To summarize for those who have not read the lengthy investigative report by Associated Press, the CIA had senior officers posted to New York City who worked directly with the NYPD to establish what amounted to an Agency Station within the police force. They instructed undercover cops, including one who was actually trained at the CIA’s “Farm” facility in Williamsburg Virginia, to recruit sources in the local Muslim communities and to use informants to search for possible terrorism hotspots in book stores, cafes, and mosques. NYPD officers and their own “snitch” sources did the trolling but they were directed by CIA officers and, ignoring normal police and FBI guidelines, did not require probable cause of criminal activity to initiate an operation.
Operations were run not only in New York, but throughout northern New Jersey and as far away as Massachusetts without any liaison with the local authorities or even with the FBI. Reports on every mosque in the New York area were compiled by undercover officers and informants. Liaison offices were established in eleven foreign cities, not unlike CIA stations. Apparently, only Muslims were targeted initially, though antiwar activists were also pursued by the Bureau during the 2004 Republican National Convention. Court documents reveal that one of the questions police asked protesters who were detained was “Do you hate George W. Bush?’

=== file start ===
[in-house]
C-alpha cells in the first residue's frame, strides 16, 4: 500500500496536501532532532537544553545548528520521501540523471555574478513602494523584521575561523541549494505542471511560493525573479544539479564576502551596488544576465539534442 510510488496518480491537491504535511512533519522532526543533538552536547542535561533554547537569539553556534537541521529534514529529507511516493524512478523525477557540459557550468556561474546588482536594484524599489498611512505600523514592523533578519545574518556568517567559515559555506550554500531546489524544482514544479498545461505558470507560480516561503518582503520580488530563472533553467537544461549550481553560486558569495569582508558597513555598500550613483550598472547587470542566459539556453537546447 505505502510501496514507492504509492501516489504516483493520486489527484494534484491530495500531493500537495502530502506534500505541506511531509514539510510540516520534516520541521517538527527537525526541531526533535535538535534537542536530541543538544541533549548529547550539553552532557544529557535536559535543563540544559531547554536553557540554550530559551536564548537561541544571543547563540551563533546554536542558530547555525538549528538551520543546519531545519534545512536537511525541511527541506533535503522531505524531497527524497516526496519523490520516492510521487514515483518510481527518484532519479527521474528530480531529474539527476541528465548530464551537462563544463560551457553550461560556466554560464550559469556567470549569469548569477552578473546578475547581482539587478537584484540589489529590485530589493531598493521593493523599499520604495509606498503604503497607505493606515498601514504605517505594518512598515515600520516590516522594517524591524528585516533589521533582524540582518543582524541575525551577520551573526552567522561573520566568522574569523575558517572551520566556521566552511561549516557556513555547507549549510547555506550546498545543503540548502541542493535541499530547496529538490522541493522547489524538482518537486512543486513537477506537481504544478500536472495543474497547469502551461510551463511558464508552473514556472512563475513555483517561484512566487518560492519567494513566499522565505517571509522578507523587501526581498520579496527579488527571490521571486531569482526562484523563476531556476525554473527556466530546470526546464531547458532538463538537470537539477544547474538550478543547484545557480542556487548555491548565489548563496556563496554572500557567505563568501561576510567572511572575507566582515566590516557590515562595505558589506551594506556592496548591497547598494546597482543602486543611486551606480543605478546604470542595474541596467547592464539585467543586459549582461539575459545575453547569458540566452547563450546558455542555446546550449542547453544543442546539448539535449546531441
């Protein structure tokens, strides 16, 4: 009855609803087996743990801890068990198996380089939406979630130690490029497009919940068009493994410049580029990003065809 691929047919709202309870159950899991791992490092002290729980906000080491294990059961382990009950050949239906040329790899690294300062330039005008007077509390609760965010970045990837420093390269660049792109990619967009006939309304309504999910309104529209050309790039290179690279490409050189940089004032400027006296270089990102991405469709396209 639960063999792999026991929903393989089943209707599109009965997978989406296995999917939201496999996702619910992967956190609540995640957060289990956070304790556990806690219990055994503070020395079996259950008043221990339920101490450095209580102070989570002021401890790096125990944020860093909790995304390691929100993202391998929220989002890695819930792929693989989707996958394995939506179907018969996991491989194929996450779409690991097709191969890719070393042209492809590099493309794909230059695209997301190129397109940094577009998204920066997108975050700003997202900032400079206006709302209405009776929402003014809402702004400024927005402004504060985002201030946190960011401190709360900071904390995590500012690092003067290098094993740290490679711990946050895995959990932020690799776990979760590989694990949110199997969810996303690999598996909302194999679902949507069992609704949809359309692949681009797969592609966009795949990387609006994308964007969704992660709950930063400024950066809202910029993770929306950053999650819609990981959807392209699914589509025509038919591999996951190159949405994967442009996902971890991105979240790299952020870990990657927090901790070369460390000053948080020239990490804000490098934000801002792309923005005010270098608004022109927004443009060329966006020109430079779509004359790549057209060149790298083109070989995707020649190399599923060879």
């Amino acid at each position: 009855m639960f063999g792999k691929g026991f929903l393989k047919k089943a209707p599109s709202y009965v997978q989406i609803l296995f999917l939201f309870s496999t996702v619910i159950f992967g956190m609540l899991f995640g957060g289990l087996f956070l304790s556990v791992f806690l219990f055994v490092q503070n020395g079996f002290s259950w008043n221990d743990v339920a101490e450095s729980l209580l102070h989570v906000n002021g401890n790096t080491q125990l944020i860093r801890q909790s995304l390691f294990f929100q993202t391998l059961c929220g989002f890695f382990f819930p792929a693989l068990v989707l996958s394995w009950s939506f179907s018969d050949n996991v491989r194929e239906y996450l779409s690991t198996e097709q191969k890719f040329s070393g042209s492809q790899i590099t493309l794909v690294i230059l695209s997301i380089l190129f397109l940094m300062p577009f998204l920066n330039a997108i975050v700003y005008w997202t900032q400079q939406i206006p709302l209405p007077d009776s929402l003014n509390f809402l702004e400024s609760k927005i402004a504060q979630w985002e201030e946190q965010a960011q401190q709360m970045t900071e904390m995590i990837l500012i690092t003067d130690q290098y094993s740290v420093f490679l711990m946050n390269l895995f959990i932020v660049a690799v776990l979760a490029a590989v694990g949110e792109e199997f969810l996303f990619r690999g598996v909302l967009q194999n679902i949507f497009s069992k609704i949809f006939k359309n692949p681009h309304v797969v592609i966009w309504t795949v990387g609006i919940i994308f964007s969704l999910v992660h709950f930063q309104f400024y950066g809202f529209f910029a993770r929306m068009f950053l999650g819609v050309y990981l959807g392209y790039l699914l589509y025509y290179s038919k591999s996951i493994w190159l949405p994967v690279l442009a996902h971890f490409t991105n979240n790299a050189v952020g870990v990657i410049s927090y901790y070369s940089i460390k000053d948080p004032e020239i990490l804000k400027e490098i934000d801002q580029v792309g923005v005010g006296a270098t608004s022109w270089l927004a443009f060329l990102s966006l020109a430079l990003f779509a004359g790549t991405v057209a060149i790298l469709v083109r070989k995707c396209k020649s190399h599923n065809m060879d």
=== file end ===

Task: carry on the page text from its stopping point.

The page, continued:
Cohen’s Bureau regularly shreds documents relating to its operations so there will be no paper trail. The FBI has refused to let its New York office even look at the information that is being collected by the NYPD intelligence unit because it considers it illegal. There are perhaps inevitably close ties with the Israelis, who have advised the New Yorkers on how to map the “human terrain” based on how they control the West Bank. A top Cohen deputy, Mordecai Dzikansky, headed the so-called Demographic Unit, which keeps records on ethnic communities. He somewhat ingenuously describes his version of demographics as “It’s not profiling. It’s a question of going where the problem could arise.” Dzikansky also was posted to Israel.